Wise Speakers

Key Verse: “Out of the same mouth proceedeth blessing and cursing. My brethren, these things ought not so to be.”
—James 3:10

Selected Scripture:
James 3

SOME CHRISTIANS HAVE A strong desire to instruct others concerning the Word of God. Those selected to perform this function should not only be apt to teach, but also have sterling qualities of character.—James 3:1

Since it is impossible not to err in speech and, therefore, offend others from time to time, Christians need to control their tongues so that their influence for good may be more pronounced.—vss. 2-4

“We put bits in the horses’ mouths, that they may obey us; and we turn about their whole body. Behold also the ships, which though they be so great, and are driven of fierce winds, yet are they turned about with a very small helm, whithersoever the governor listeth. Even so the tongue is a little member, and boasteth great things. Behold, how great a matter a little fire kindleth! And the tongue is a fire, a world of iniquity: so is the tongue among our members, that it defileth the whole body, and setteth on fire the course of nature; and it is set on fire of hell.—vss. 3-6

“Every kind of beasts, and of birds, and of serpents, and of things in the sea, is tamed, and hath been tamed of mankind: But the tongue can no man tame; it is an unruly evil, full of deadly poison. Therewith bless we God, even the Father; and therewith curse we men, which are made after the similitude of God.”—vss. 7-9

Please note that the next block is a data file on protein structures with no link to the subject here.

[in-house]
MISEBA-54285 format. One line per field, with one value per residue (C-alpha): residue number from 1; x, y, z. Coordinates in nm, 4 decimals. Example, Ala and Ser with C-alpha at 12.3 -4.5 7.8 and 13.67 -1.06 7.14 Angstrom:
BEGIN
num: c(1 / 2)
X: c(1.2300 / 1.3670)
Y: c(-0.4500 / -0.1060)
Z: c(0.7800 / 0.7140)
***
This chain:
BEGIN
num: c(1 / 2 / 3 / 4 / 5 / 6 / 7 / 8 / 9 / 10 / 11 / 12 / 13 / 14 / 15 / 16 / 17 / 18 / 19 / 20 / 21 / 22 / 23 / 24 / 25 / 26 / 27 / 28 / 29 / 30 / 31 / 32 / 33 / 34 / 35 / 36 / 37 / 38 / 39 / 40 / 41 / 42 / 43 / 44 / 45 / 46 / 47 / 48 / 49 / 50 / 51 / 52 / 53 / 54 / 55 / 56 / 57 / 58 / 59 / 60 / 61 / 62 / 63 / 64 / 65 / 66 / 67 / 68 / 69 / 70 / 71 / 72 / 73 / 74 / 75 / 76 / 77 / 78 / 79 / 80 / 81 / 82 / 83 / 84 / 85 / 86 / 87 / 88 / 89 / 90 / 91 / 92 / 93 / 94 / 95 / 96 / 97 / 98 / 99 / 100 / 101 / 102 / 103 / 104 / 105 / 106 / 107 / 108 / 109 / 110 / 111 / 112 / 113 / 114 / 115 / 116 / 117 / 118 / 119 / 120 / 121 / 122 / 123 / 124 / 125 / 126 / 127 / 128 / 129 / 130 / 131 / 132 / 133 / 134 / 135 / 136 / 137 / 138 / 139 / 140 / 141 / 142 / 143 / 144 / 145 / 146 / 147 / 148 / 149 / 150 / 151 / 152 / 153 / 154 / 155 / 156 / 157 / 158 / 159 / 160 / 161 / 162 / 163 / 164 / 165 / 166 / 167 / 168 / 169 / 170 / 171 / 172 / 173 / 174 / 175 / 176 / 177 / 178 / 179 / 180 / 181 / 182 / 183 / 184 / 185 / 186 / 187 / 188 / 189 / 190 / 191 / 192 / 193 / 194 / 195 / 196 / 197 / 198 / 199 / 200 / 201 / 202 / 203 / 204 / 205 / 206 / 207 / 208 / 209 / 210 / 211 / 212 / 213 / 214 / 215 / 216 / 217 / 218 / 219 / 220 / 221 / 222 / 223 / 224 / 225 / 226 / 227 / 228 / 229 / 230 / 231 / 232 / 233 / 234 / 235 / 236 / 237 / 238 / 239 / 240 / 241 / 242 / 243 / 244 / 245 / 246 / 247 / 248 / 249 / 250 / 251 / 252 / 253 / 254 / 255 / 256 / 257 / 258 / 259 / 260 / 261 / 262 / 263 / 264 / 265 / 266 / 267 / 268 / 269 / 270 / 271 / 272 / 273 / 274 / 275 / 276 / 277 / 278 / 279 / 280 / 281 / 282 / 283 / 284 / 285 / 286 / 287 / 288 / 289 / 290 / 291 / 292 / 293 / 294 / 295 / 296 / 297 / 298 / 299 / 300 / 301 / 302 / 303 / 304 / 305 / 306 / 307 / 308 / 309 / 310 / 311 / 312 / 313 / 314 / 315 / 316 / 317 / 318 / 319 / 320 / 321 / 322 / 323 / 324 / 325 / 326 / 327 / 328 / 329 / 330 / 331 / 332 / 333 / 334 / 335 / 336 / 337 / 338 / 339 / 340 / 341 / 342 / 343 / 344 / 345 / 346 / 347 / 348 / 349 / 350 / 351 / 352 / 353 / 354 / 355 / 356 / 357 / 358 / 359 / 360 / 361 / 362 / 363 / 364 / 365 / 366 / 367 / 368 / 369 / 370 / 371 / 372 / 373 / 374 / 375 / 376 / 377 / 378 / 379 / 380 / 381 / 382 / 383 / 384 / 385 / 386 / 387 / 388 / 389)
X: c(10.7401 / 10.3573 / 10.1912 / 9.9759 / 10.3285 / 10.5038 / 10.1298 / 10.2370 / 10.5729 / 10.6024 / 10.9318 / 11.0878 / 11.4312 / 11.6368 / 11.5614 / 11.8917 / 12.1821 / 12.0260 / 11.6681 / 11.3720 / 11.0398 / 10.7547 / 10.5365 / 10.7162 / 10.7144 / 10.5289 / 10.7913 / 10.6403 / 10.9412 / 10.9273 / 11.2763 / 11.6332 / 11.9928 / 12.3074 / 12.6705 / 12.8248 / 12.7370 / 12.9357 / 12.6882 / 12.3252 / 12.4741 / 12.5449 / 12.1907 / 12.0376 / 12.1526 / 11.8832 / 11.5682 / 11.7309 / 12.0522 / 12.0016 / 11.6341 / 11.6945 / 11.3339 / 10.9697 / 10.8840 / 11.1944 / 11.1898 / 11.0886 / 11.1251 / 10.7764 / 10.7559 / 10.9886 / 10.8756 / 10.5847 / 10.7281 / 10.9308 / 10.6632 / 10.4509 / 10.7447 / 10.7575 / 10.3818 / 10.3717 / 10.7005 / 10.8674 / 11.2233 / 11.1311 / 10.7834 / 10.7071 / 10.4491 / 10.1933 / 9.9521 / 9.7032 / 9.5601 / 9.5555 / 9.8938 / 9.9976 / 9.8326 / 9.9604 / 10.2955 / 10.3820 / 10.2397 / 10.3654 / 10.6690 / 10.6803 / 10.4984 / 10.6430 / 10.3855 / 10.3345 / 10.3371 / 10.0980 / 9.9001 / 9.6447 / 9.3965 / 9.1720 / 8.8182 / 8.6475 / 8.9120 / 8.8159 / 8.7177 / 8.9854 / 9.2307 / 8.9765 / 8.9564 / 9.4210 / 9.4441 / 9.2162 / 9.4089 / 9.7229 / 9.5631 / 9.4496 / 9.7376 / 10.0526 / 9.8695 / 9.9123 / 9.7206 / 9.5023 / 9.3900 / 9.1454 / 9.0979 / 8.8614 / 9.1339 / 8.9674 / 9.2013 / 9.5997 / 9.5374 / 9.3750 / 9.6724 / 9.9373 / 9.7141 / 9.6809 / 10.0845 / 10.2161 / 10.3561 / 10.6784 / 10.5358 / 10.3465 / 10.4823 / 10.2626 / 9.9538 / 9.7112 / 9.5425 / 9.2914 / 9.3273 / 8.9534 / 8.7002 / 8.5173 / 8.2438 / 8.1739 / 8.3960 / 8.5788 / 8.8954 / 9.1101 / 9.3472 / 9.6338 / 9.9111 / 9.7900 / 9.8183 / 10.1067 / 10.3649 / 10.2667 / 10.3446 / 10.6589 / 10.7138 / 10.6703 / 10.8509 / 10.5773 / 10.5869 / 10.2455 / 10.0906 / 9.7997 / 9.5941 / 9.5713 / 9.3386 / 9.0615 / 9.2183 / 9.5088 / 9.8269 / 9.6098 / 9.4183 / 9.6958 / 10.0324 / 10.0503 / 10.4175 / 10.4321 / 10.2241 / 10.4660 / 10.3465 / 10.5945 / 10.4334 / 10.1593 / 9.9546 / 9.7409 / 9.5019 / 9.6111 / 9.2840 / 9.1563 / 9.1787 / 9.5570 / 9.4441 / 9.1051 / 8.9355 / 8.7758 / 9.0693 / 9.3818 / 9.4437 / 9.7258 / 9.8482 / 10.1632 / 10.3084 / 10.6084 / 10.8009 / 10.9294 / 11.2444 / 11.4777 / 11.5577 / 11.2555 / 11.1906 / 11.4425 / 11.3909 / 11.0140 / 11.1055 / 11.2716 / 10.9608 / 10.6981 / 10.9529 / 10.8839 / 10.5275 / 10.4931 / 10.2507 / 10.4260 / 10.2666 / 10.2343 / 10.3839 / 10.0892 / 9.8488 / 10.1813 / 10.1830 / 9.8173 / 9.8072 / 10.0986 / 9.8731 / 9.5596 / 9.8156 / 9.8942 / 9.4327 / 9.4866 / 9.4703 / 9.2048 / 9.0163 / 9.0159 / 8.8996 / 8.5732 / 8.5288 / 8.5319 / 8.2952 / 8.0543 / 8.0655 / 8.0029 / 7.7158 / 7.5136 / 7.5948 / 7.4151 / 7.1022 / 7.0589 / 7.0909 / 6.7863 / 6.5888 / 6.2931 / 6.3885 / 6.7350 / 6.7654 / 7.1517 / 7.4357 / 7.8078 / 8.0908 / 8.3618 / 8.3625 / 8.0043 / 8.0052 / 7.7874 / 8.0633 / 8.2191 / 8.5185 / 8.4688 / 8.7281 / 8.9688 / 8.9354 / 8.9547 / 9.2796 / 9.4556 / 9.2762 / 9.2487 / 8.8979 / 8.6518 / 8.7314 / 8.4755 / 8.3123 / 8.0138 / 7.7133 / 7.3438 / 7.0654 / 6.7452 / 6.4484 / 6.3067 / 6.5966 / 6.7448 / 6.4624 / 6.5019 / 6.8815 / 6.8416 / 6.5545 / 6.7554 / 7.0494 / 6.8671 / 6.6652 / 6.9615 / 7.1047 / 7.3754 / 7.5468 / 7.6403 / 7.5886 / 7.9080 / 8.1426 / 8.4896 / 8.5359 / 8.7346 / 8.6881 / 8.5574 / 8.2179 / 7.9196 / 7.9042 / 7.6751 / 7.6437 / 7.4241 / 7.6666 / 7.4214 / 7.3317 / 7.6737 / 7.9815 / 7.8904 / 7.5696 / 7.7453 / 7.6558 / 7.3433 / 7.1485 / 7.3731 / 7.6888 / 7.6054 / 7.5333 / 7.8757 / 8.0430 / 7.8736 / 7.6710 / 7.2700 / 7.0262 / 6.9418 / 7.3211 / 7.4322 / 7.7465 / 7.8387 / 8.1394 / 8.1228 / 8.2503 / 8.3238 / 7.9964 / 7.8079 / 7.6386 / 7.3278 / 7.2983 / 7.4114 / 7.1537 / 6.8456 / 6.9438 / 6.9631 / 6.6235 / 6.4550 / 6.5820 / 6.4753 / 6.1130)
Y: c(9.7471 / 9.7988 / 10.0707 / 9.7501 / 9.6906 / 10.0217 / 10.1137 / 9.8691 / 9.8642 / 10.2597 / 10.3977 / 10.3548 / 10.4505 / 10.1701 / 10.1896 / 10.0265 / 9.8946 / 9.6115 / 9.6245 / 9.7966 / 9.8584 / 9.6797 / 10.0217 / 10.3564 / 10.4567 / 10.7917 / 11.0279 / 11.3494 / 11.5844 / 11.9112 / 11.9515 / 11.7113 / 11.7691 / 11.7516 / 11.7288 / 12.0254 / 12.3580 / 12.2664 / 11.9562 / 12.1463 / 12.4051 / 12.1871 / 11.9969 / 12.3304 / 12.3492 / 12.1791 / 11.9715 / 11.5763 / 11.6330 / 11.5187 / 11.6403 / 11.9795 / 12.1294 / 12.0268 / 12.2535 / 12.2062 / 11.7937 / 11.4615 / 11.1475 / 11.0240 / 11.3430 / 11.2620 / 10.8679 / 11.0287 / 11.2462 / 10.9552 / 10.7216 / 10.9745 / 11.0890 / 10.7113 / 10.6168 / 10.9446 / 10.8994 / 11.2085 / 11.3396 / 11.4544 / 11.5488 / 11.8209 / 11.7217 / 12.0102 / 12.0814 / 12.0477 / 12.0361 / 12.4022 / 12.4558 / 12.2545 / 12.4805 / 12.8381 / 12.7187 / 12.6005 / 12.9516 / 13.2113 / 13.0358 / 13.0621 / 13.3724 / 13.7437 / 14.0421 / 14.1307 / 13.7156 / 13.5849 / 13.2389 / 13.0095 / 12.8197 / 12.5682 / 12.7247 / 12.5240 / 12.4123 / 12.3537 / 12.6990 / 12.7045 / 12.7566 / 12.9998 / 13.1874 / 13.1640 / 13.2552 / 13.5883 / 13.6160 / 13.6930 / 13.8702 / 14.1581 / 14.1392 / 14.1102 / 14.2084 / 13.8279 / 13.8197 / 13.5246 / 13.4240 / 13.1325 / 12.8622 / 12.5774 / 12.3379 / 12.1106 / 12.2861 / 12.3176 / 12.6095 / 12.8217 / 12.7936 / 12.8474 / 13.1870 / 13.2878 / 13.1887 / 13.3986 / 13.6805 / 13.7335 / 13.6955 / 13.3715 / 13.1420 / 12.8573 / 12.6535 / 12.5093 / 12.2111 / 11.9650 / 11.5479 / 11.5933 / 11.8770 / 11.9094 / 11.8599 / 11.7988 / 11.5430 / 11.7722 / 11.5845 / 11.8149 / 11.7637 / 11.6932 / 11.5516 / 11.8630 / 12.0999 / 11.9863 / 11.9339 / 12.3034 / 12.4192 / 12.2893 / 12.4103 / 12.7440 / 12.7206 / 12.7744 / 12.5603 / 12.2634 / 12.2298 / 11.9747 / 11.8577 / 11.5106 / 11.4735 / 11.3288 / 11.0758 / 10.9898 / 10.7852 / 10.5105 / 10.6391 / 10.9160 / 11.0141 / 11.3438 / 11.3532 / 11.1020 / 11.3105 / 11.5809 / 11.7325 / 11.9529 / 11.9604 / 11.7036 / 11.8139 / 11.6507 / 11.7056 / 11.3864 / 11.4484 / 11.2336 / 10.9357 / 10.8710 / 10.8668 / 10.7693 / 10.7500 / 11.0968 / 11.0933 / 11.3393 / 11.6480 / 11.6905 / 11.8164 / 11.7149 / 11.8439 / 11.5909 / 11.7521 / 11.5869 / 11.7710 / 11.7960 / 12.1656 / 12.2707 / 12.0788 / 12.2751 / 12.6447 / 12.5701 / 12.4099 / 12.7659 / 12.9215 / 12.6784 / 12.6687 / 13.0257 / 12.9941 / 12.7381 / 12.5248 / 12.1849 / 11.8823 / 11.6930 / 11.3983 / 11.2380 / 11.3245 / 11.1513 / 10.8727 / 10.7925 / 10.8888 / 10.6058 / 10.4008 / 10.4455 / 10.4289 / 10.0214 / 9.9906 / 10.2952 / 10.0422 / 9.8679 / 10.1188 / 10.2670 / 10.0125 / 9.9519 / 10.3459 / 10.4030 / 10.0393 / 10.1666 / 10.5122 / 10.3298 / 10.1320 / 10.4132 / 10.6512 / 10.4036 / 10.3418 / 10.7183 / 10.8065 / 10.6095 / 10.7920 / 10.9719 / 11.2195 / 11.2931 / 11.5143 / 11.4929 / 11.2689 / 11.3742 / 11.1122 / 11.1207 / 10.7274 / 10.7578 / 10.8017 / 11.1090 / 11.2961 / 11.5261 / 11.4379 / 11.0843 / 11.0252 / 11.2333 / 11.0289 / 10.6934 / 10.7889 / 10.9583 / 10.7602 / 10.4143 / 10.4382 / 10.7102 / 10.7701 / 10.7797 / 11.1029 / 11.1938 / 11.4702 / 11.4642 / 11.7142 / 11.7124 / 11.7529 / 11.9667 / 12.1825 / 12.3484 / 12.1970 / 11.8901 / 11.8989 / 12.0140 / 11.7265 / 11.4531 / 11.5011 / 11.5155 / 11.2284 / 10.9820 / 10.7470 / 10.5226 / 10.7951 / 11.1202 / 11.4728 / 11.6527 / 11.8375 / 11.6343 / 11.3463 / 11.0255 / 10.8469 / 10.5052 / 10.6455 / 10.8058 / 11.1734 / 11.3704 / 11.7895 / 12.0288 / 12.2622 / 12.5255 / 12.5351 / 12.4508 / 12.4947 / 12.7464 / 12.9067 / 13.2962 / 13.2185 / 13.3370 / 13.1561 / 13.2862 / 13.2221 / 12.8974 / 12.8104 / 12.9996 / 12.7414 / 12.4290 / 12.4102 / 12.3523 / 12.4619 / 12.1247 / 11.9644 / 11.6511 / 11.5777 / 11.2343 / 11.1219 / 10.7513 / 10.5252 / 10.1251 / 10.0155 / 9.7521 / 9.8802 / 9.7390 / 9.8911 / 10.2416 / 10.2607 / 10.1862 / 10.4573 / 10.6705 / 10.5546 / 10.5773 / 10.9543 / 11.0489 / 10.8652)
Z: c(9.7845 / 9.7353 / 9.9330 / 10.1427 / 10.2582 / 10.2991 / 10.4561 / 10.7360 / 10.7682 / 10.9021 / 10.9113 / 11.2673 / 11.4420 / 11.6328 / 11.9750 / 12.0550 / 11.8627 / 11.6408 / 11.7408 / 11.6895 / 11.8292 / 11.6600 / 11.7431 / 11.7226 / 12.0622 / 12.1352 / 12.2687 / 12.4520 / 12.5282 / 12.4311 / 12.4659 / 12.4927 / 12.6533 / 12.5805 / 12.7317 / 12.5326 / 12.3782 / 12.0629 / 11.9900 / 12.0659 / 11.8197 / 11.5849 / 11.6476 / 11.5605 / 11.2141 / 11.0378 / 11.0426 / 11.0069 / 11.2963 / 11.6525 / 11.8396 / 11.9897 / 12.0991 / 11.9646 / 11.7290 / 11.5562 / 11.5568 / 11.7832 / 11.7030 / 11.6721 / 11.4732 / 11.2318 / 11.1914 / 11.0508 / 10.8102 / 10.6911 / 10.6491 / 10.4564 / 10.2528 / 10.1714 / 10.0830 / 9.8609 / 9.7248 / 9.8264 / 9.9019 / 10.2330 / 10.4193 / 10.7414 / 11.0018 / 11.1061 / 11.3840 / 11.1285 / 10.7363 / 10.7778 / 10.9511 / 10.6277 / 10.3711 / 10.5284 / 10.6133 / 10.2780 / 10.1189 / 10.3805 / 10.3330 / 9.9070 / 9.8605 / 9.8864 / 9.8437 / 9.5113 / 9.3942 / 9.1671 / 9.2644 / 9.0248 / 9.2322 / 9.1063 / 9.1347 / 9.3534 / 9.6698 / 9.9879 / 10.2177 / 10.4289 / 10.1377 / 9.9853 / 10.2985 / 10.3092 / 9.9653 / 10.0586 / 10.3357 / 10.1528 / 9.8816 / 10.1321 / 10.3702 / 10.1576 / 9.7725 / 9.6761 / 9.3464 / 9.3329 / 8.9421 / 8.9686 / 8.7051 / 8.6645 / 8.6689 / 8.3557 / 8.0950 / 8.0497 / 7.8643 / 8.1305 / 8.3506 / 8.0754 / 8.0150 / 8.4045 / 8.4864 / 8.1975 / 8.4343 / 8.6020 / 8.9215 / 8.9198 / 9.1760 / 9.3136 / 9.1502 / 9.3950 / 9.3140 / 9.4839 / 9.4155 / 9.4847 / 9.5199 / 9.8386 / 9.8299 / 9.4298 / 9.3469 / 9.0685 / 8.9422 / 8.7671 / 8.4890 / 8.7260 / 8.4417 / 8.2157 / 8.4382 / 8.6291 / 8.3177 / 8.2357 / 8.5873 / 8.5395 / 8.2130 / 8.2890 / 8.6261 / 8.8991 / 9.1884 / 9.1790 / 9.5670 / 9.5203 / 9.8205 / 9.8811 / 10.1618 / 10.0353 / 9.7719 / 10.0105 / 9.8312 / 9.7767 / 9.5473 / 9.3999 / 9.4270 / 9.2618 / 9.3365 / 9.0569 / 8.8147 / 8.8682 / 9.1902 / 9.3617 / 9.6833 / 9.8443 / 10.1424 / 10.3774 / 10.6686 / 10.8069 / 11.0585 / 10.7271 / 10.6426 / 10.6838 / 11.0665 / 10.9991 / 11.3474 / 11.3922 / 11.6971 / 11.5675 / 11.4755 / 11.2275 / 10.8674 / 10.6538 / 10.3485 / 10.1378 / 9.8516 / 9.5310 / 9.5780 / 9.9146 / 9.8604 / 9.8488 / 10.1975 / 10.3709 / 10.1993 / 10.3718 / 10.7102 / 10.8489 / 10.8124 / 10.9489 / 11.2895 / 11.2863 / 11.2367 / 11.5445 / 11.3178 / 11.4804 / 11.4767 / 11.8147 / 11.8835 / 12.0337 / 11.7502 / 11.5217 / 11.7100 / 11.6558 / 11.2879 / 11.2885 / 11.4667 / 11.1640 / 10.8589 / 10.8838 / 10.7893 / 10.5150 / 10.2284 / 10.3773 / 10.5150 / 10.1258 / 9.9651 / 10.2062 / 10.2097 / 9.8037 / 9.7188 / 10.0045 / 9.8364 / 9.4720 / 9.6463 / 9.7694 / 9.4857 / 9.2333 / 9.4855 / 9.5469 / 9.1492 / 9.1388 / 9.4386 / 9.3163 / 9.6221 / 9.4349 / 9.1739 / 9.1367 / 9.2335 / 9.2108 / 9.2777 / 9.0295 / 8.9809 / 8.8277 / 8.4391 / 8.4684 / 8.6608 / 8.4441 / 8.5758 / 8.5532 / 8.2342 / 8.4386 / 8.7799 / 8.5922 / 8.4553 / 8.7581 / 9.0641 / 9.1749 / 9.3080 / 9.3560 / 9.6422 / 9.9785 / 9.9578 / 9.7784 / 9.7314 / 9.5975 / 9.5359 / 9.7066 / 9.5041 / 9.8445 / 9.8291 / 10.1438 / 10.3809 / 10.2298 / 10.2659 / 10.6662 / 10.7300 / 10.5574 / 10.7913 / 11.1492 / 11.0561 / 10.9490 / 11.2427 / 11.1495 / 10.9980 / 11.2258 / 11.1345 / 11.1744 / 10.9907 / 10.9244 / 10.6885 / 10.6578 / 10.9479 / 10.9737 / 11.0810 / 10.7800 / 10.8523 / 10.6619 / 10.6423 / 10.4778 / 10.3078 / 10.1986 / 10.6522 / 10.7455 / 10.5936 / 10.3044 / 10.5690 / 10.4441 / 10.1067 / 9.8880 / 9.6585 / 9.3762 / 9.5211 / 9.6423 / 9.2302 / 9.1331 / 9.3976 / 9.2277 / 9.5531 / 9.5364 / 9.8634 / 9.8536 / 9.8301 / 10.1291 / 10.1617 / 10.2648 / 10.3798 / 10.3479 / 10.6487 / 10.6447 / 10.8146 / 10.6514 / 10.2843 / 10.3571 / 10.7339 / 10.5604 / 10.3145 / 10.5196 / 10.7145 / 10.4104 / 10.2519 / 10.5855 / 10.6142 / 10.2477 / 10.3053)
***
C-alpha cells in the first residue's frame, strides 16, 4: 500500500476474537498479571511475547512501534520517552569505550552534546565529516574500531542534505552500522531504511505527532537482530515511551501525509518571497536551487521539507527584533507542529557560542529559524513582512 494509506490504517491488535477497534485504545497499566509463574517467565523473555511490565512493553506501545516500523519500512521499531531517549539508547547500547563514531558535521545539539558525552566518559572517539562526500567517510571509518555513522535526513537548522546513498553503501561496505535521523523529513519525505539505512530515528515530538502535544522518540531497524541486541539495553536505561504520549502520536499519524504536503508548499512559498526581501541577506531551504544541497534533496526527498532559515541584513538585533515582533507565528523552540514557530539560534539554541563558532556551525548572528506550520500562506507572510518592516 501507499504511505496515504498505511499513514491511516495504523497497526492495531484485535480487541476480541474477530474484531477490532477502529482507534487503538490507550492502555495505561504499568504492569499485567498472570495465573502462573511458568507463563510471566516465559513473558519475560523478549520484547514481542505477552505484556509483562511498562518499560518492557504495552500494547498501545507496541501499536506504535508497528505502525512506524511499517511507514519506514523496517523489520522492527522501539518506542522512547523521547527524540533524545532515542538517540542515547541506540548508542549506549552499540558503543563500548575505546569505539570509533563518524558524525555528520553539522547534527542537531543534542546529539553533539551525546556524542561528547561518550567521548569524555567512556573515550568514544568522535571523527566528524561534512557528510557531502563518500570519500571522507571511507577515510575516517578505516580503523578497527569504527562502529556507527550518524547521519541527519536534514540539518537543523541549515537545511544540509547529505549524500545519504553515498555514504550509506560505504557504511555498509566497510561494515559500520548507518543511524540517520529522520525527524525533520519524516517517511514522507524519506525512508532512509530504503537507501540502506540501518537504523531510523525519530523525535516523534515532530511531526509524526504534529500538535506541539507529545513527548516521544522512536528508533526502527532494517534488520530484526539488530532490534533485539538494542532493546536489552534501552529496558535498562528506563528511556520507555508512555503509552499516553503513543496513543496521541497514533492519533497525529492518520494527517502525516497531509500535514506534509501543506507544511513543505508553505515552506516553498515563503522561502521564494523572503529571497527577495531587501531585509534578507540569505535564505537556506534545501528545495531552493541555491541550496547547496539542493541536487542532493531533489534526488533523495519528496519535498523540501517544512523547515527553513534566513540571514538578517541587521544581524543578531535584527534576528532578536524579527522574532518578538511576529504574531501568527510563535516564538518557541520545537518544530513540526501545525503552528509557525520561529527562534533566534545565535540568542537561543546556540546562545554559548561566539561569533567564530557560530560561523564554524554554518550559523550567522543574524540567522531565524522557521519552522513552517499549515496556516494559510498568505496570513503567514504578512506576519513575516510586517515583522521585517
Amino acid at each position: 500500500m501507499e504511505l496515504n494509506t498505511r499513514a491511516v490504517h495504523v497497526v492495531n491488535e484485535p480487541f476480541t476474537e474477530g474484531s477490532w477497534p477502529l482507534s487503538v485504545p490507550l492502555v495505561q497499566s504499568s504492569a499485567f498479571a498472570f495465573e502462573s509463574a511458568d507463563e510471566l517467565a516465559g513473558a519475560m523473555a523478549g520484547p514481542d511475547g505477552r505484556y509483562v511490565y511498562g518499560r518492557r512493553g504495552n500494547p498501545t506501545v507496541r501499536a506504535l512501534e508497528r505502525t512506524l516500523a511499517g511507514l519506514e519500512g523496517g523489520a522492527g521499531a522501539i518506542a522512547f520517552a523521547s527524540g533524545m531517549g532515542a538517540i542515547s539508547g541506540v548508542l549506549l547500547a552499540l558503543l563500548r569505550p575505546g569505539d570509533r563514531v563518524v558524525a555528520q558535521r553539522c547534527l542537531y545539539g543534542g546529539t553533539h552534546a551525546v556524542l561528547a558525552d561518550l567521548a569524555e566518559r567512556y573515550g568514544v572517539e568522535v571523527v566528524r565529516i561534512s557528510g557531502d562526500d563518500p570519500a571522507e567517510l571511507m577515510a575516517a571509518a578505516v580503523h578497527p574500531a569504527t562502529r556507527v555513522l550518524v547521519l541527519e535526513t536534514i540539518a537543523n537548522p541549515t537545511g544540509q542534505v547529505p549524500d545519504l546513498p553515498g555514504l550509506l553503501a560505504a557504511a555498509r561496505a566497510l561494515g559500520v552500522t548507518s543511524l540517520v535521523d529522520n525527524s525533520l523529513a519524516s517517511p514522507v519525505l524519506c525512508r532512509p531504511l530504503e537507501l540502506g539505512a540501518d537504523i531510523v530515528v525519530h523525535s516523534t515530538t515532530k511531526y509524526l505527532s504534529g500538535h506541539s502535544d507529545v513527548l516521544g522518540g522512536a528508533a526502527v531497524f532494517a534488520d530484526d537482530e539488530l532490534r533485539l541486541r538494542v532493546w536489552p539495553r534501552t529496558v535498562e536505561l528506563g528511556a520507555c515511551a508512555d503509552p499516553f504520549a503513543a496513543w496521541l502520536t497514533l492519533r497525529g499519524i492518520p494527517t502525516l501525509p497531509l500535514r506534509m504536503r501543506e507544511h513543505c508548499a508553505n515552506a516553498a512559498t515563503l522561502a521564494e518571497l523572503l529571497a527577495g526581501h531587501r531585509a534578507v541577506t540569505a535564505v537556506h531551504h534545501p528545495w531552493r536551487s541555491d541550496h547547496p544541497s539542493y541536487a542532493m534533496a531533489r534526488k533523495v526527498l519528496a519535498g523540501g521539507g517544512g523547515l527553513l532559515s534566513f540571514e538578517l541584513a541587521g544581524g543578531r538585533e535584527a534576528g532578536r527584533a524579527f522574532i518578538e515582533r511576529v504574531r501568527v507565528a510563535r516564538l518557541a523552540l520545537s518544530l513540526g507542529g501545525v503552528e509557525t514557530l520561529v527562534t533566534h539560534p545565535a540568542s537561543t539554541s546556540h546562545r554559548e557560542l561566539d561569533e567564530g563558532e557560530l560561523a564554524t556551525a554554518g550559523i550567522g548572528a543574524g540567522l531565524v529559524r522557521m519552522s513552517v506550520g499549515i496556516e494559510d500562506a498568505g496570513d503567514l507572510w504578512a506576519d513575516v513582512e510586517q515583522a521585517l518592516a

Our Key Verse contrasts the inconsistency of using our tongues for praise and prayer on the one hand while also using them for evil speaking and slander. Such a contradiction must be overcome if the believer is to develop the required purity of character that will make him acceptable to God.

The Apostle James amplifies this point further by citing the impossibility of a spring to bring forth fresh and bitter water simultaneously. Similarly, neither can a fig tree bring forth olives, a grapevine bear figs nor can both salt water and fresh water spring forth from the same source together.—vss. 11,12

God’s wisdom is “first pure” and not adulterated by the doctrines of men. It provides peace of mind under the Holy Spirit’s influence. Other characteristics of Divine wisdom are described as “gentle, and easy to be entreated, full of mercy and good fruits, without partiality, and without hypocrisy.” Believers who have learned to bridle their tongues appreciate the transforming influence of God’s wisdom in directing their lives.—vss. 13-18

This fruitage is akin to the development of the graces of the Spirit enumerated by the Apostle Peter. “Beside this, giving all diligence, add to your faith virtue; and to virtue knowledge; And to knowledge temperance; and to temperance patience; and to patience godliness; And to godliness brotherly kindness; and to brotherly kindess charity.” (II Pet. 1:5-7) Those who apply these admonitions faithfully in their Christian walk have reason to entertain a great hope at the completion of their earthly sojourn. “Wherefore the rather, brethren, give diligence to make your calling and election sure: for if ye do these things, ye shall never fall: For so an entrance shall be ministered unto you abundantly into the everlasting kingdom of our Lord and Saviour Jesus Christ. Wherefore I will not be negligent to put you always in remembrance of these things.”—vss. 10-12

Dawn Bible Students Association
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